Goo HW, Park SH.

Int J Cardiovasc Imaging. 2015 Aug 29. [Epub ahead of print]

PMID: 26319216

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  1. Strategies for thromboprophylaxis in Fontan circulation: a meta-analysis.

Alsaied T, Alsidawi S, Allen CC, Faircloth J, Palumbo JS, Veldtman GR.

Heart. 2015 Aug 28. pii: heartjnl-2015-307930. doi: 10.1136/heartjnl-2015-307930. [Epub ahead of print]

PMID: 26319122

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  1. Depression requiring anti-depressant drug therapy in adult congenital heart disease: prevalence, risk factors, and prognostic value.

Diller GP, Bräutigam A, Kempny A, Uebing A, Alonso-Gonzalez R, Swan L, Babu-Narayan SV, Baumgartner H, Dimopoulos K, Gatzoulis MA.

Eur Heart J. 2015 Aug 27. pii: ehv386. [Epub ahead of print]

PMID: 26314687

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  1. Towards Safer Pregnancies in Women With Congenital Heart Disease - Reply.

Lu CW, Wu MH.

Circ J. 2015 Aug 25;79(9):2076-7. doi: 10.1253/circj.CJ-15-0843. Epub 2015 Aug 7. No abstract available.

PMID: 26255615 Free Article

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  1. Towards Safer Pregnancies in Women With Congenital Heart Disease.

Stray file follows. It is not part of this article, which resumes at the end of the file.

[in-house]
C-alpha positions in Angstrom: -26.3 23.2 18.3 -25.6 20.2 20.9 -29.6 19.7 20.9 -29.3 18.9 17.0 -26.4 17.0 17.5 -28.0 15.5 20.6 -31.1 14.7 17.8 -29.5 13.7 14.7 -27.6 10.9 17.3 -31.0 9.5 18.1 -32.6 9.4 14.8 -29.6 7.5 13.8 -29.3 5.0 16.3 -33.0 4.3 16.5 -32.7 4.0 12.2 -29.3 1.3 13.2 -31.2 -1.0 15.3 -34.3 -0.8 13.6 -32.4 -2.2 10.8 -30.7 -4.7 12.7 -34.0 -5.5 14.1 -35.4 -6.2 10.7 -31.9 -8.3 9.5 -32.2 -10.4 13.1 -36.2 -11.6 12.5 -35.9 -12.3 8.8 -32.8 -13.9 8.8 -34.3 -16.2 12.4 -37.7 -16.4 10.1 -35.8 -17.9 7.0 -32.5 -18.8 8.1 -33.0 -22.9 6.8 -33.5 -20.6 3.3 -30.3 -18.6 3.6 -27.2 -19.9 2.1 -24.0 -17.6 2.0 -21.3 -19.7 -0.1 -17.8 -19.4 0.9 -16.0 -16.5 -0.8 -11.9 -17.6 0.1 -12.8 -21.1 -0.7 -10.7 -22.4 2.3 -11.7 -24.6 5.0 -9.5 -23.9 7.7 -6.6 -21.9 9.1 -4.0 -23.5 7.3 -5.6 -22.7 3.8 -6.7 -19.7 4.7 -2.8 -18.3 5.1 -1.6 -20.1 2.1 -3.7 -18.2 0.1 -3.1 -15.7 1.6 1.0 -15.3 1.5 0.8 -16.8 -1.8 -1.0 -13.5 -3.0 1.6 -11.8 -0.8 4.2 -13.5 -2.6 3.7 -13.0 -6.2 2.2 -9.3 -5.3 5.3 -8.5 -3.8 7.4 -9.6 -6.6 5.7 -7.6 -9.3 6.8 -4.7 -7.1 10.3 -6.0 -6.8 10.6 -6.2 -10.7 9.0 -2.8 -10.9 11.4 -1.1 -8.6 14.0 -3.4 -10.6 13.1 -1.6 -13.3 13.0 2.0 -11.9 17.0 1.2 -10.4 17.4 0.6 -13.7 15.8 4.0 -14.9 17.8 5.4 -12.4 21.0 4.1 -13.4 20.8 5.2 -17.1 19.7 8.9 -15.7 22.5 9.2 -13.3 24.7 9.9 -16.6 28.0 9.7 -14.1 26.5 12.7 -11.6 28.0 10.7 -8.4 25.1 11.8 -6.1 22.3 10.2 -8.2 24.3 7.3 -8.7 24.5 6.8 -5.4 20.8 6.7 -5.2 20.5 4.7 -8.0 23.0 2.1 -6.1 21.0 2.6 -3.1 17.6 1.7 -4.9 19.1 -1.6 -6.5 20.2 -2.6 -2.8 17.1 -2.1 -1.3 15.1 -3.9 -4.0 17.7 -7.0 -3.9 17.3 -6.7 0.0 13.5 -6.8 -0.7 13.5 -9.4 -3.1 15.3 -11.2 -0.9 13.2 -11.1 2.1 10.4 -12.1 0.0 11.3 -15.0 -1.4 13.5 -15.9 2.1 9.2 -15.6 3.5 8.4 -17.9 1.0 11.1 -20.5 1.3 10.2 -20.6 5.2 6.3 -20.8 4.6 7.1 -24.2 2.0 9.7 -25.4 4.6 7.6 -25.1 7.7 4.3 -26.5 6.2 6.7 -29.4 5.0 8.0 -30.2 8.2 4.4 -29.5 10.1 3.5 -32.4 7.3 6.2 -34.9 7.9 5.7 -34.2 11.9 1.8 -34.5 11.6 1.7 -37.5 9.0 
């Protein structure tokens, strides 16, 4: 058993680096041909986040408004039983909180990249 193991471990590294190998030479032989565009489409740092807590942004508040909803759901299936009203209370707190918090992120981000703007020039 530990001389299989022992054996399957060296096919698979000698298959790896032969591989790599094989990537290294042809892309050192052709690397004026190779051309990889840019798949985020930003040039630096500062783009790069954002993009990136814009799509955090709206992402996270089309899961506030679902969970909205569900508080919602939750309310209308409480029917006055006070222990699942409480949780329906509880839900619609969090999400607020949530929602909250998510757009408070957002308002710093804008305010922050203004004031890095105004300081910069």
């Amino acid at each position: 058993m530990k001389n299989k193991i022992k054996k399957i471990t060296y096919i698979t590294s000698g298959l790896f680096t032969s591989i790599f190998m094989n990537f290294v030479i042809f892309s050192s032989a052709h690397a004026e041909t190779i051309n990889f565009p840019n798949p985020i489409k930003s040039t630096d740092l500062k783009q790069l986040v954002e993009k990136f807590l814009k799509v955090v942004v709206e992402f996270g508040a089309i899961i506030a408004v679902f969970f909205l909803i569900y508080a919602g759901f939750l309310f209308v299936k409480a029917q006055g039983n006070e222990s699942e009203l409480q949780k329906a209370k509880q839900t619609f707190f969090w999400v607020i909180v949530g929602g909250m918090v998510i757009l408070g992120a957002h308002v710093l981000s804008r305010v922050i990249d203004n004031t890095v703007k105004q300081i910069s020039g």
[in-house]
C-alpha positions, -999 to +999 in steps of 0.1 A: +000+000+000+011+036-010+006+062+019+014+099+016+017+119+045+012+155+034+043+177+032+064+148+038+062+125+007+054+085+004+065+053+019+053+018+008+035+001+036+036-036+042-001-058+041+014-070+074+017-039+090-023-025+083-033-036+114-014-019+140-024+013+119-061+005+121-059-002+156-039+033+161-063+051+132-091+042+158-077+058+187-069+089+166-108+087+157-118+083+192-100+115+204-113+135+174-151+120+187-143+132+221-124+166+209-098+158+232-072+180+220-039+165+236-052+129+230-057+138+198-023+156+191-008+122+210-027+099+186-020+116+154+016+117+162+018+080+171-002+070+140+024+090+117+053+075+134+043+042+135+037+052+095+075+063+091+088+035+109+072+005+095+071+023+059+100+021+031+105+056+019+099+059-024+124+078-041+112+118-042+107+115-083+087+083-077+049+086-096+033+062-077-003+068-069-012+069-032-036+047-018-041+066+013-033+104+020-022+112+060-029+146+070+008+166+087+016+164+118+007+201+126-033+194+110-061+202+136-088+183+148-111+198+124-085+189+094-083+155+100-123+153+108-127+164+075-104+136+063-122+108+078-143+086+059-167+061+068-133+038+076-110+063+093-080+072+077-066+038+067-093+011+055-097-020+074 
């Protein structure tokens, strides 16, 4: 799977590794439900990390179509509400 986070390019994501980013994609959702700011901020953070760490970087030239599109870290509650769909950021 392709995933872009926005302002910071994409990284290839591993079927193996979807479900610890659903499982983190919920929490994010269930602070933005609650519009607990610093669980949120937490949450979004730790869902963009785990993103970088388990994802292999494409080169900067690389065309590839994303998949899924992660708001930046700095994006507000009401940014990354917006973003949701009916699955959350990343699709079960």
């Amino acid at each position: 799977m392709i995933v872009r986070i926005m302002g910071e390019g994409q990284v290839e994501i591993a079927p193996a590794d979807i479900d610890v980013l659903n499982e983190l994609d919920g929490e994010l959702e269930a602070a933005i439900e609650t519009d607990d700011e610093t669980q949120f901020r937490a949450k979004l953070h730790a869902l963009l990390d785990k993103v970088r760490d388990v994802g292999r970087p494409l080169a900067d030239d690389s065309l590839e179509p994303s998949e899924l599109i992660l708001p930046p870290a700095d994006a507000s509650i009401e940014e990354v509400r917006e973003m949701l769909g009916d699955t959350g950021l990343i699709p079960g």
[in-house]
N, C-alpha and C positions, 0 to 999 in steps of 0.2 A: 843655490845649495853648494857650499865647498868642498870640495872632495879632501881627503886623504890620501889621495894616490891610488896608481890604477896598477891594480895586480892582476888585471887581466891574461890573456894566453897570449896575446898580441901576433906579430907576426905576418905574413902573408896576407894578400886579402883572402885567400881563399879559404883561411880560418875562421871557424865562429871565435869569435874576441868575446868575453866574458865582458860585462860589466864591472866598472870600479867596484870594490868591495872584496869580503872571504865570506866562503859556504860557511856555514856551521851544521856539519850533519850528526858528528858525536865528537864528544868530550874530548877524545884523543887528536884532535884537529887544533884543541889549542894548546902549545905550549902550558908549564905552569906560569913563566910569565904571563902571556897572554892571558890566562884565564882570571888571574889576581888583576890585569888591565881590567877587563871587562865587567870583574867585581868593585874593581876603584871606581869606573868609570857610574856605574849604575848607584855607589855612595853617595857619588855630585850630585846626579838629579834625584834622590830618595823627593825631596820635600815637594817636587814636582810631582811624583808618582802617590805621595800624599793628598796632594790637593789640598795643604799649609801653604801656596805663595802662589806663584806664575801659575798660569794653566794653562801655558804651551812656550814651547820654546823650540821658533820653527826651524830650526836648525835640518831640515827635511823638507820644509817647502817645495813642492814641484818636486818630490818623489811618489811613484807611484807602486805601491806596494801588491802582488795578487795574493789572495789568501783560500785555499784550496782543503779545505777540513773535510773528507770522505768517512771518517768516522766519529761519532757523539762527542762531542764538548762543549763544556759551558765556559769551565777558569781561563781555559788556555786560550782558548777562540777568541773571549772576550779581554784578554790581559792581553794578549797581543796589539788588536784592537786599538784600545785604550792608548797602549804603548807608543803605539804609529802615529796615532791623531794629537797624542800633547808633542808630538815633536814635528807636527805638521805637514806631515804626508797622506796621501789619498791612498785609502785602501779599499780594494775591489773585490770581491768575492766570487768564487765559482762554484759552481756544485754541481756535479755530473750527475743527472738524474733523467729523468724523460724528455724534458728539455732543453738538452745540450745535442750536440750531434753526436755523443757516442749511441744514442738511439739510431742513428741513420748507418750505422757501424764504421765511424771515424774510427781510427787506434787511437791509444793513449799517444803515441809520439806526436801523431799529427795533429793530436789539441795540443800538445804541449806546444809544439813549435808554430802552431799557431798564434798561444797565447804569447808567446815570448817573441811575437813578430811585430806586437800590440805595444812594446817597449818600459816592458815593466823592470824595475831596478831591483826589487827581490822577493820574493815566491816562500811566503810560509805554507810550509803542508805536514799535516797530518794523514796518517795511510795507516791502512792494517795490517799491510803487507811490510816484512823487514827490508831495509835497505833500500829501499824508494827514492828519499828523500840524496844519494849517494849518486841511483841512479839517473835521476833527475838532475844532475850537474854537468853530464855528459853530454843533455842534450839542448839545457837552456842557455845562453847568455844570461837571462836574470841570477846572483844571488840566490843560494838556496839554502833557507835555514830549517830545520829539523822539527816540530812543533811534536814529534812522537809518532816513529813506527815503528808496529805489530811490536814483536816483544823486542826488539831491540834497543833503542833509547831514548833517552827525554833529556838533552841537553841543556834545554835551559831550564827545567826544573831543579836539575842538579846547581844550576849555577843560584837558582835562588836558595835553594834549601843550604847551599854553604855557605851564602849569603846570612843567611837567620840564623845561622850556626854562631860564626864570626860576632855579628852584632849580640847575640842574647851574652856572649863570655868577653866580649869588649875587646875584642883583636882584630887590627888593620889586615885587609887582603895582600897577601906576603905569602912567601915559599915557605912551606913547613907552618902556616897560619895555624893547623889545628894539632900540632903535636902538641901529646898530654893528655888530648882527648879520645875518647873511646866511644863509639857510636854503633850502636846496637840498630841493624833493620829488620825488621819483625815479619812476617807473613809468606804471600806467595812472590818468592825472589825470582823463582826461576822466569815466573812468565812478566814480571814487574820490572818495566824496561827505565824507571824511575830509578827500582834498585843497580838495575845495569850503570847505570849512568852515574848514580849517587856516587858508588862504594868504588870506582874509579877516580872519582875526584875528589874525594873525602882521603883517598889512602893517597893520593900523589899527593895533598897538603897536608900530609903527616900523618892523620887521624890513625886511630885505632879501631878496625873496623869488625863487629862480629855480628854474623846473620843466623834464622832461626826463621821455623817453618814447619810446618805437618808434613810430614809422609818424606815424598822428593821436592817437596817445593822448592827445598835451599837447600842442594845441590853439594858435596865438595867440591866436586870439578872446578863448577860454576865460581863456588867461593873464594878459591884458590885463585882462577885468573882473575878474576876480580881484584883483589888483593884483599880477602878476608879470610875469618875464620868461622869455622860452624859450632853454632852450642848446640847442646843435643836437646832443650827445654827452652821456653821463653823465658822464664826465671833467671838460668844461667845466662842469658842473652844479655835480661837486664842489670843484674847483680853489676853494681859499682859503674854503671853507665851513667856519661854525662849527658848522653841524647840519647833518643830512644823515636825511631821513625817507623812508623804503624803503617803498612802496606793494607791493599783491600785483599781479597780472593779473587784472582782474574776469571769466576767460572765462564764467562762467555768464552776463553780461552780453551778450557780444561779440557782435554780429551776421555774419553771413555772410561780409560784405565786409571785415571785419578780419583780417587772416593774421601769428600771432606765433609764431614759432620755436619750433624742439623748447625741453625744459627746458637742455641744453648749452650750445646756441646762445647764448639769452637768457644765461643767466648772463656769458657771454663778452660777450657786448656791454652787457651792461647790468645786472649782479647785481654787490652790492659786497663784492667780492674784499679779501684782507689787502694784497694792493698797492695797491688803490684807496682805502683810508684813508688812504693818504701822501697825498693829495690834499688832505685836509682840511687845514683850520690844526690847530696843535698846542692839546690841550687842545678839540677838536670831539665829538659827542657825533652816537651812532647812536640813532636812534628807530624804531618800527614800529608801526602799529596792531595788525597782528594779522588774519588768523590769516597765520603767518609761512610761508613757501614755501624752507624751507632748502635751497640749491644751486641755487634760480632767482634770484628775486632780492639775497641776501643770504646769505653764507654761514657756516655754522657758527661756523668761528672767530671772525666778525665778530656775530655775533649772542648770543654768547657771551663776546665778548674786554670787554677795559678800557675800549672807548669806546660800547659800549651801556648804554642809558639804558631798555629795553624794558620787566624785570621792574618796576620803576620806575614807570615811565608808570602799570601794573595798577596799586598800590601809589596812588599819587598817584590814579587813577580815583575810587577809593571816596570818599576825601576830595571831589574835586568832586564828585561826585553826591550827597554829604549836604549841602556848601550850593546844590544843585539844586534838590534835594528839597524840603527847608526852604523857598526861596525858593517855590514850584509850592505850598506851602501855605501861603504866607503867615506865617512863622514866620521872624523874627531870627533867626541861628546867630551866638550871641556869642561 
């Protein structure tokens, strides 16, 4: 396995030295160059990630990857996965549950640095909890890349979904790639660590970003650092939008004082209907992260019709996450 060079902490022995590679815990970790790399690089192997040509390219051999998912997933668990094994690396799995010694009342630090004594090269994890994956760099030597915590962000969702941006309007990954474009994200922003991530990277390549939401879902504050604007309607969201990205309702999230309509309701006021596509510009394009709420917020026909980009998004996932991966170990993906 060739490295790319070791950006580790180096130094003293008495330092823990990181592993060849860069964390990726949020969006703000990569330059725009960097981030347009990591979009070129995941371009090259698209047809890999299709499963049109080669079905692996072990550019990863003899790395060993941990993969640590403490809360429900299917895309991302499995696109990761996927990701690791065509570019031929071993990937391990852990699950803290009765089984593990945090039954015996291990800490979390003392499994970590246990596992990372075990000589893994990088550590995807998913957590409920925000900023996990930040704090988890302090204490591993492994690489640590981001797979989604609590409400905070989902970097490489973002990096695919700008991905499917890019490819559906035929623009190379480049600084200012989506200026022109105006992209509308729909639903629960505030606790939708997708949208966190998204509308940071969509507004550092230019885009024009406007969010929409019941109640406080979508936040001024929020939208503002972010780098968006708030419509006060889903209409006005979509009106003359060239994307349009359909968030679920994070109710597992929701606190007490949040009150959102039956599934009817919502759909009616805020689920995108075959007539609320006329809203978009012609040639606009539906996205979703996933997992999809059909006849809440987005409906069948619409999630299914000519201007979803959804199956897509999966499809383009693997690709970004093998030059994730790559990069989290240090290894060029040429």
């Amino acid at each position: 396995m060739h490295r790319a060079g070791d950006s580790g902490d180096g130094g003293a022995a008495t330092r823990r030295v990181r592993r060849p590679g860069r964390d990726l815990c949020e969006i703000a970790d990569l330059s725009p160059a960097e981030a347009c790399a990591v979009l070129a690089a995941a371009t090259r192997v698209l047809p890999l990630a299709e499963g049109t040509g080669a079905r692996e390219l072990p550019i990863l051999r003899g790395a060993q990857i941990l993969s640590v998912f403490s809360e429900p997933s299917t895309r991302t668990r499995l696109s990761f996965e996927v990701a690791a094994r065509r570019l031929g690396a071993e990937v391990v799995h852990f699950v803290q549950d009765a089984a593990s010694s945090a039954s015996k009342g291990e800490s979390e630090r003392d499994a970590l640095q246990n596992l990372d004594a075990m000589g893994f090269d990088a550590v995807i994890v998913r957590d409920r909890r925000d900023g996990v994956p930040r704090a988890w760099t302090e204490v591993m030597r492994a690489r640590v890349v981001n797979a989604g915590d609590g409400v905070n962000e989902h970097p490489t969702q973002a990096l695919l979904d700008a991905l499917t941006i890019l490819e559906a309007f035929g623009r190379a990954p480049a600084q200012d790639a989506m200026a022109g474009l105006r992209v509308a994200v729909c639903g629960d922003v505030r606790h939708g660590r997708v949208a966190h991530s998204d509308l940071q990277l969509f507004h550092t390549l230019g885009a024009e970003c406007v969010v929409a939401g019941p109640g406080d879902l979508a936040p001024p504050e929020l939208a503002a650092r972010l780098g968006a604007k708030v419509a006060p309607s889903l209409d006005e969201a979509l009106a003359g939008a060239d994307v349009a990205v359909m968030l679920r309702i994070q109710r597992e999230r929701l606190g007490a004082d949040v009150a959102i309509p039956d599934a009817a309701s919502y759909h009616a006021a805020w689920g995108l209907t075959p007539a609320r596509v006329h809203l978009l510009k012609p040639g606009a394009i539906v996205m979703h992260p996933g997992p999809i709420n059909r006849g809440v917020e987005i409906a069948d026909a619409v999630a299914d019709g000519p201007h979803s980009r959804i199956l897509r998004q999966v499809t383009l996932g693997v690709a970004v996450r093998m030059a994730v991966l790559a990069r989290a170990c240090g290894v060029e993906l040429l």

Balci A, Roos-Hesselink JW, Pieper PG.

Circ J. 2015 Aug 25;79(9):2075. doi: 10.1253/circj.CJ-15-0609. Epub 2015 Aug 7. No abstract available.

PMID: 26255613 Free Article

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Select item 26304667

 

  1. Turner’s syndrome: is there a risk of widespread vascular abnormalities?

Gaertner S, Jeandidier N, Glasser L, Ohl J, Trinh A, Stephan D.

Clin Endocrinol (Oxf). 2015 Aug 25. doi: 10.1111/cen.12885. [Epub ahead of print]

PMID: 26303995

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  1. Multimodality Evaluation of the Right Ventricle: An Updated Review.

Tadic M.

Clin Cardiol. 2015 Aug 20. doi: 10.1002/clc.22443. [Epub ahead of print]

PMID: 26289321

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  1. Adolescents With Congenital Heart Disease and Their Parents: Needs Before Transfer to Adult Care.

Burström Å, Öjmyr-Joelsson M, Bratt EL, Lundell B, Nisell M.

J Cardiovasc Nurs. 2015 Aug 20. [Epub ahead of print]

PMID: 26296247

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Select item 26289423

 

  1. Assessment of Transition Readiness in Adolescents and Young Adults with Heart Disease.

Uzark K, Smith C, Donohue J, Yu S, Afton K, Norris M, Cotts T.

J Pediatr. 2015 Aug 19. pii: S0022-3476(15)00821-5. doi: 10.1016/j.jpeds.2015.07.043. [Epub ahead of print]

PMID: 26298627

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  1. Riociguat for pulmonary hypertension in congenital heart disease: opportunities and challenges.

Lammers AE, Diller GP.

Heart. 2015 Aug 18. pii: heartjnl-2015-308245. doi: 10.1136/heartjnl-2015-308245. [Epub ahead of print] No abstract available.

PMID: 26285600

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Select item 26313872